These will have a similar design across devices and will work across PCs, laptop, smartphones and tablets.
Outlook will come with an in-built Word engine which provides the Office ribbon, which allows multiple ways of formatting Office documents. The calendar app will also be synced across devices and will sport a consistent design as well. There’s also a new Photo App gallery, which looks inspired by Google+.
All pictures taken on the devices, as well as photos on One Drive will be merged together and the app will automatically delete the duplicate files to reduce the clutter. The Photo app will automatically enhance your photographs by default, much like Google+. It will also create Photo Albums automatically based on date, location and the people in the photographs.
Other universal apps on the list will be for Videos, Music, Maps, People & Messaging.
Hello Project Spartan: Microsoft unveiled its Project Spartan at the event, which is indeed a new browser which comes with Cortana built in with its contextual searching. For example, if you look up restaurant on Spartan, Cortana will throw in a map, menu and contact details as well.
On Spartan some of the new features will allows users to annotate a webpage using a stylus or touch interface, click on any section of a webpage to type out a comment and then share this page with friends or co-workers. Also while the page shared will be frozen, the links inside them will be active.
Reading mode in Project Spartan, similar to the reading mode in Apple’s Safari, will put articles in a layout that gets rid of all the unnecessary elements on a page. You also get a Reading List feature that syncs across all devices, even offline, which is quite identical to what’s seen on the Pocket app.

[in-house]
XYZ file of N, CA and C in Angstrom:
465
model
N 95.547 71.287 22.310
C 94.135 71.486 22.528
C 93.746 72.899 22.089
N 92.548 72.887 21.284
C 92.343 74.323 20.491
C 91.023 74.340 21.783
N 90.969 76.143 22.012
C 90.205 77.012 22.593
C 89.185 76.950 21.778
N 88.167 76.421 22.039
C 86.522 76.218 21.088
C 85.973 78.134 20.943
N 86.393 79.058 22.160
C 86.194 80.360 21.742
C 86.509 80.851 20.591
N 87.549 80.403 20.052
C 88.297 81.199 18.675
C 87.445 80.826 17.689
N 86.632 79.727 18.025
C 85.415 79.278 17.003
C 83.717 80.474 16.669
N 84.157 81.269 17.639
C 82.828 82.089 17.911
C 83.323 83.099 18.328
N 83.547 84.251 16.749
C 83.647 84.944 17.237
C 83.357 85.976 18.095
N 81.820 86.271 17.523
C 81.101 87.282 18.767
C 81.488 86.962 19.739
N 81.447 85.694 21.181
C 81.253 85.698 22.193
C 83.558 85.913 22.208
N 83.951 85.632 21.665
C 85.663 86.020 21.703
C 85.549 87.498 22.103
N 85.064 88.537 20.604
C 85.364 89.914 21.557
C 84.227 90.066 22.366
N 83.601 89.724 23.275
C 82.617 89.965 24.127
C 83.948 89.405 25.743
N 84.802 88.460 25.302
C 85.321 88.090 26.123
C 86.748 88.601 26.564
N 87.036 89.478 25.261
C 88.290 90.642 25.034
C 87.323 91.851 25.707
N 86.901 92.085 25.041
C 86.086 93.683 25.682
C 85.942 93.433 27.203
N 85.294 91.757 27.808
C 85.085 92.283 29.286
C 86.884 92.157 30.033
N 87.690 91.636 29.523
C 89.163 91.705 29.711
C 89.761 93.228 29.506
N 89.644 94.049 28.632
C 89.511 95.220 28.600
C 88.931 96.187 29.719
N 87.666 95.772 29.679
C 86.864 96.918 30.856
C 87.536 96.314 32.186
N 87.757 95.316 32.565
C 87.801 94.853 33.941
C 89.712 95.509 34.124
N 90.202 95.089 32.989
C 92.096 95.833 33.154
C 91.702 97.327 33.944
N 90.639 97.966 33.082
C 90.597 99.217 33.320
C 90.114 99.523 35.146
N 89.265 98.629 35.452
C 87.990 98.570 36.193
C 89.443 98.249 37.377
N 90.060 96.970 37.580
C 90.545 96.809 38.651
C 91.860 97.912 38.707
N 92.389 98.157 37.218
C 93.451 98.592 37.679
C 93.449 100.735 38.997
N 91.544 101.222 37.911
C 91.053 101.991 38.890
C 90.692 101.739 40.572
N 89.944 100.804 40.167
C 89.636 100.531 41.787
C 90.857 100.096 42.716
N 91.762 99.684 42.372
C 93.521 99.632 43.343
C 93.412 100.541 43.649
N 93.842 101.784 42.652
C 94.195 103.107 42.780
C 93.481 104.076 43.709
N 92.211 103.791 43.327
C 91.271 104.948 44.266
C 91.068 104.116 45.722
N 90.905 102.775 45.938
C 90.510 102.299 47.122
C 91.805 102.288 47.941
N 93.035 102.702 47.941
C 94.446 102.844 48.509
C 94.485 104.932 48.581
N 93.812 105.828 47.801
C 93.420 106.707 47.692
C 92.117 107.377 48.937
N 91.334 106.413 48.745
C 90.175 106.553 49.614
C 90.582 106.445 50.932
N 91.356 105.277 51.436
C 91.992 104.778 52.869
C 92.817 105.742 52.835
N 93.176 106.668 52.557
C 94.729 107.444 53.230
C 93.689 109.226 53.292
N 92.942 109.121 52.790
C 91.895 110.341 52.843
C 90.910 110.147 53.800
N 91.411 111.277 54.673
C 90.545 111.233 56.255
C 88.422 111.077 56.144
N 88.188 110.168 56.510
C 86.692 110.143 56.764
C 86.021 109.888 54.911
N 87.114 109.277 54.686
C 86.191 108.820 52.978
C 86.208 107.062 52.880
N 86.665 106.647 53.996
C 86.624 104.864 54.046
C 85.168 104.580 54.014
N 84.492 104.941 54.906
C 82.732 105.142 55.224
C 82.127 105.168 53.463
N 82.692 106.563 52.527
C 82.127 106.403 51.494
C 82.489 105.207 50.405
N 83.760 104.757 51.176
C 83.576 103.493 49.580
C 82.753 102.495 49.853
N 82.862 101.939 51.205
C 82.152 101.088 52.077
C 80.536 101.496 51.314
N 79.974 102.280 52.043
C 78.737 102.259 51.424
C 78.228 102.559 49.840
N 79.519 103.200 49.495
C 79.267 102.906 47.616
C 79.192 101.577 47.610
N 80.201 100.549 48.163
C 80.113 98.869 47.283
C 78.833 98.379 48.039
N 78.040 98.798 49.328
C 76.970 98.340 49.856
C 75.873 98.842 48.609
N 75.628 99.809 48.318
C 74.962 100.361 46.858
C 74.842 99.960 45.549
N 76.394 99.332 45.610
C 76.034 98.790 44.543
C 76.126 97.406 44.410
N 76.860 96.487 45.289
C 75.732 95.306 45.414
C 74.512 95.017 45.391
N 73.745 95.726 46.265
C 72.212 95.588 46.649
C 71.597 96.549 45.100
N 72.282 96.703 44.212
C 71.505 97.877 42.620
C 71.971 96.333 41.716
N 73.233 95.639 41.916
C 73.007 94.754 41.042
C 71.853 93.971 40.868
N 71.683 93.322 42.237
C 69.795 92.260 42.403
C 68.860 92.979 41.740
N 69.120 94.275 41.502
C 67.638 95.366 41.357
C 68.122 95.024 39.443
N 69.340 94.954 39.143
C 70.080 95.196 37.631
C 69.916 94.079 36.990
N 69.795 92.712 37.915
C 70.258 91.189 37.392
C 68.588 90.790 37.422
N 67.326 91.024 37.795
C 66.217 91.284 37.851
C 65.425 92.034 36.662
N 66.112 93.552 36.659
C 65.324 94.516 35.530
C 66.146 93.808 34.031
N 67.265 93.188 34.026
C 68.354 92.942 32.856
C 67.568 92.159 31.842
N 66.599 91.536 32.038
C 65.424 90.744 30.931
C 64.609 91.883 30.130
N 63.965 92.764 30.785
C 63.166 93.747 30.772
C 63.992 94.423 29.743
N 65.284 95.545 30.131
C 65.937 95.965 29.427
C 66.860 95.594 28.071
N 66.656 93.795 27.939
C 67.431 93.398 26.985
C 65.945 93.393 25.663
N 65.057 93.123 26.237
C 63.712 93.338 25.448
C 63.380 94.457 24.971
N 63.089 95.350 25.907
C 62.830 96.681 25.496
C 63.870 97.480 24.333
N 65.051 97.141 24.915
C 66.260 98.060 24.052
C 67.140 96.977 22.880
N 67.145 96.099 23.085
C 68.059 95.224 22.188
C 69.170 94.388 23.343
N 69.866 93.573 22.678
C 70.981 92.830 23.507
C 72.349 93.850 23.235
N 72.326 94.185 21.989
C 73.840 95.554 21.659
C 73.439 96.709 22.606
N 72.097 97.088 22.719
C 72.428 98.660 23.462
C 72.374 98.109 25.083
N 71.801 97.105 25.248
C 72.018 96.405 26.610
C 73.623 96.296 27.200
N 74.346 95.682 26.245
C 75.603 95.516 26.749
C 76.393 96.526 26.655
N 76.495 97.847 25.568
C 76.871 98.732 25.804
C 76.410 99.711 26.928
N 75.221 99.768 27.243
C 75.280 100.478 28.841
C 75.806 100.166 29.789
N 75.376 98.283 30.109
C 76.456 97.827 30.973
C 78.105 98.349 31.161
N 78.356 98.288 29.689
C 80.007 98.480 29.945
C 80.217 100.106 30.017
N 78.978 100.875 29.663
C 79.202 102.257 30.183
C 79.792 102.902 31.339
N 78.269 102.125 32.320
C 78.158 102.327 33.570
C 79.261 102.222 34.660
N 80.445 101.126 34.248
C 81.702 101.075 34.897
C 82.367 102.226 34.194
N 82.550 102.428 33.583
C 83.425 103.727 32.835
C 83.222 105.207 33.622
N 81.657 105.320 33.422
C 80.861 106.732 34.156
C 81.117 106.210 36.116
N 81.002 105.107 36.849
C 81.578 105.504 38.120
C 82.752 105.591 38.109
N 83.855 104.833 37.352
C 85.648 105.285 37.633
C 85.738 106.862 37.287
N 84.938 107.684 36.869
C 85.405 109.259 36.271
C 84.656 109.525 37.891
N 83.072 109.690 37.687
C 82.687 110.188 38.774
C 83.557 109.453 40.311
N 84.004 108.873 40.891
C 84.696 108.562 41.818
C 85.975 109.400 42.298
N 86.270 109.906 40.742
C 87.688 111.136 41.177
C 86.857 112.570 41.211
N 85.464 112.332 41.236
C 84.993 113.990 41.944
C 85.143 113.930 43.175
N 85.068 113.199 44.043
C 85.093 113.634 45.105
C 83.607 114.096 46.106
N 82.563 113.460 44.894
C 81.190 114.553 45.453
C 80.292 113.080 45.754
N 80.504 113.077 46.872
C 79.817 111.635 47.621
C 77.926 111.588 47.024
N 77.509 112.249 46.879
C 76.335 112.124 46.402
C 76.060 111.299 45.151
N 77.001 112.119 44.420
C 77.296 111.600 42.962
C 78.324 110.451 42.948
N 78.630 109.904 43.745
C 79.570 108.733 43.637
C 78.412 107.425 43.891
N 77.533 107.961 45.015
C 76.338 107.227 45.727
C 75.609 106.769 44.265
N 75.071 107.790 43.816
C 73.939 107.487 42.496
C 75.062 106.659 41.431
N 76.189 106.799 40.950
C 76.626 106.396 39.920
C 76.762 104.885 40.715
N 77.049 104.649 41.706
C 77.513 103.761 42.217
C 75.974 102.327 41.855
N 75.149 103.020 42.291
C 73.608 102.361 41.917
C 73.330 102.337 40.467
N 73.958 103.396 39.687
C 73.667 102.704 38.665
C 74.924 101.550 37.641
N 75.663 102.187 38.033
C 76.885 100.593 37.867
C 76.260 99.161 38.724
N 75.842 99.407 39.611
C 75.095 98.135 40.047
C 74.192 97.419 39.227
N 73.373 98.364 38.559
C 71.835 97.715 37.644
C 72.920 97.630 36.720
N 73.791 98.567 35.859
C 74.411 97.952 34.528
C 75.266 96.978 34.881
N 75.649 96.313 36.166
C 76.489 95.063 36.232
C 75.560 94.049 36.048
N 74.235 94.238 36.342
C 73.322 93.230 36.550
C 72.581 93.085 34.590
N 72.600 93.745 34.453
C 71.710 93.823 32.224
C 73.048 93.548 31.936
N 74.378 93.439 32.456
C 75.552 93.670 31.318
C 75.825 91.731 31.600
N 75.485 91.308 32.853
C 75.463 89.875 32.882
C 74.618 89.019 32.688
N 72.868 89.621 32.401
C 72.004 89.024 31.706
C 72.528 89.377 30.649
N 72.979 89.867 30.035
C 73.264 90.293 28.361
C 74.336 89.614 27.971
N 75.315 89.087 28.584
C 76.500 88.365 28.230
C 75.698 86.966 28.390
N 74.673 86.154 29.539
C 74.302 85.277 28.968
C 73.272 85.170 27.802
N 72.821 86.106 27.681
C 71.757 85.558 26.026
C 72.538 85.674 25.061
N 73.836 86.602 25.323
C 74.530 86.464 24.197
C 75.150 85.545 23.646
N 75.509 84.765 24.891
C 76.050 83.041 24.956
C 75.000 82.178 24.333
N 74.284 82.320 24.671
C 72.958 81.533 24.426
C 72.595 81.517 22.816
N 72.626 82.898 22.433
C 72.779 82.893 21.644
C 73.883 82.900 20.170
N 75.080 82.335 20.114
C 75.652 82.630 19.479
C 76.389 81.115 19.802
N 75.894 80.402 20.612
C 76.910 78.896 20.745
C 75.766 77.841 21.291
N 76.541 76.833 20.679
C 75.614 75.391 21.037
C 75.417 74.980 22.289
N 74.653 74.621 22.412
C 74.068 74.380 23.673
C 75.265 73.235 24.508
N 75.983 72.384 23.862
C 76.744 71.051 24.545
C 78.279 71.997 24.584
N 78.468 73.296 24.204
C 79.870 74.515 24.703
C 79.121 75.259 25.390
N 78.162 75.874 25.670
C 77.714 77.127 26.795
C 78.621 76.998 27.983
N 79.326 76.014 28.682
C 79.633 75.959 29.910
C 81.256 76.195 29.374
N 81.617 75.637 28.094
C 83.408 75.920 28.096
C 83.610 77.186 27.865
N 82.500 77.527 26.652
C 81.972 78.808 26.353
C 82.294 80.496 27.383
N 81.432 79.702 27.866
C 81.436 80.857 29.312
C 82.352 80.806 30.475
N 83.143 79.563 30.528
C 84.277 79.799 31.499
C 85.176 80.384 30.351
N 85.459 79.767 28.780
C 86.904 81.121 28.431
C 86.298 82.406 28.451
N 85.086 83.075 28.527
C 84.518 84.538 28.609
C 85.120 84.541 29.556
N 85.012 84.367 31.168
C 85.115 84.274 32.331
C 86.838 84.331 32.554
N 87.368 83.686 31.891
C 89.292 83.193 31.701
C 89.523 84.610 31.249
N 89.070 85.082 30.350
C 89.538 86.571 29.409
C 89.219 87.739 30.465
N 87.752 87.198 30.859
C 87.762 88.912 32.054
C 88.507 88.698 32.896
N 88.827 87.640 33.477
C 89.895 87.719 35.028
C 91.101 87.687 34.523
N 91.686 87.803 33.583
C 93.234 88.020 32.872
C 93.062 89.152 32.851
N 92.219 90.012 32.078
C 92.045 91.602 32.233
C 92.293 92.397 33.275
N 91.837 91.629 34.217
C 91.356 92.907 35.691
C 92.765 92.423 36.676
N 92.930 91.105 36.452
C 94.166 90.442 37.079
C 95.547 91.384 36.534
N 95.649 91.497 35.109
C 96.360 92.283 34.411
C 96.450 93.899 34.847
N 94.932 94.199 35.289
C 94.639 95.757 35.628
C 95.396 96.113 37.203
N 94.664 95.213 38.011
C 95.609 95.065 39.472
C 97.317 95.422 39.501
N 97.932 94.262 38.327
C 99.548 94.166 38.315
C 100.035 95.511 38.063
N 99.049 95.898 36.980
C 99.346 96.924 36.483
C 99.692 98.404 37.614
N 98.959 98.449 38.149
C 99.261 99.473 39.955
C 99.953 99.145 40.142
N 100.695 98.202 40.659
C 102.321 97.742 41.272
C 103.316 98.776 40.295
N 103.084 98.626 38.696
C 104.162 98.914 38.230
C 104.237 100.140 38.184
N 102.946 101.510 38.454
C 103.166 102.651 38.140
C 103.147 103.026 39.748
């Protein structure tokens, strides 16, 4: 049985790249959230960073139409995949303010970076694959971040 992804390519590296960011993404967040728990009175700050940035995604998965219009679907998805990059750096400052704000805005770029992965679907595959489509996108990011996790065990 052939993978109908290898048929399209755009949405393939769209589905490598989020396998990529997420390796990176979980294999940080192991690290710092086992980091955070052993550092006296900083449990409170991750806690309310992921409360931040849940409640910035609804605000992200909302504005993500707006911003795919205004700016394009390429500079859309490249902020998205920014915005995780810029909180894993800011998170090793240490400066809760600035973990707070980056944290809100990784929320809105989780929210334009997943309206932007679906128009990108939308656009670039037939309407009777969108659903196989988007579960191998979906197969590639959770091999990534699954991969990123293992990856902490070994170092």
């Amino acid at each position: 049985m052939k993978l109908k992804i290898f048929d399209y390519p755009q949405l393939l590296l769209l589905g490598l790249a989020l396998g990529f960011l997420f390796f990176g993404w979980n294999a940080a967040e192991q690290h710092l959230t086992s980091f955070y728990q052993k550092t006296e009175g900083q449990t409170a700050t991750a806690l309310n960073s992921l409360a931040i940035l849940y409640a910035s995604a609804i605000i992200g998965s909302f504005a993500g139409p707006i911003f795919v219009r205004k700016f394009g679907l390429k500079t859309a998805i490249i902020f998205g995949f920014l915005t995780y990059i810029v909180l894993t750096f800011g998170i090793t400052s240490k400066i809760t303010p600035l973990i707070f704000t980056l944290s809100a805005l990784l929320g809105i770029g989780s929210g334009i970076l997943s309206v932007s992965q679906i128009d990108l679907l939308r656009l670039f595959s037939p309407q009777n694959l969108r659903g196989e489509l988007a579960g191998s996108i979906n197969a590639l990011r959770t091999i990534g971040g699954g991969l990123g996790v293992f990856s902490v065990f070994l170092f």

By the way Microsoft has clarified that the introduction of Spartan doesn’t mean that Internet Explorer 11 is going anywhere. According to a blogpost, the company wrote that “Spartan loads the IE11 engine for legacy enterprise web sites when needed.” Essentially enterprise websites that older technologies designed only for Internet Explorer, such as custom ActiveX controls and Browser Helper Objects will load on Internet Explorer, which will also be available on Windows 10.
Internet Explorer will use the same dual rendering engines as Spartan, ensuring web developers can consistently target the latest web standards, says the blog post.
Gaming on Windows 10: The Xbox app will come bundled with all Windows 10 devices. A new feature will allows users to record 30 seconds of gameplay which can be sent across to Xbox Live so that Xbox users can watch it as well.Windows 10 also brings cross-play, which lets users play with a friend on an Xbox One while they are using a Windows 10 PC. Microsoft also has plans to launch Windows 10 on the Xbox One platform.
Game DVR, which gives simple access to recording, editing, and sharing a player’s most epic gaming moments on an Xbox will now come to Windows 10, and is accessible by simply pressing Windows+G.
Also games on Xbox One can be streamed through your home network to your Windows 10 PC or tablet, anywhere in your house. Xbox One gamers will also be able to many of their favourite console games on their PC. And many Xbox One accessories will work interchangeably on the console and PC.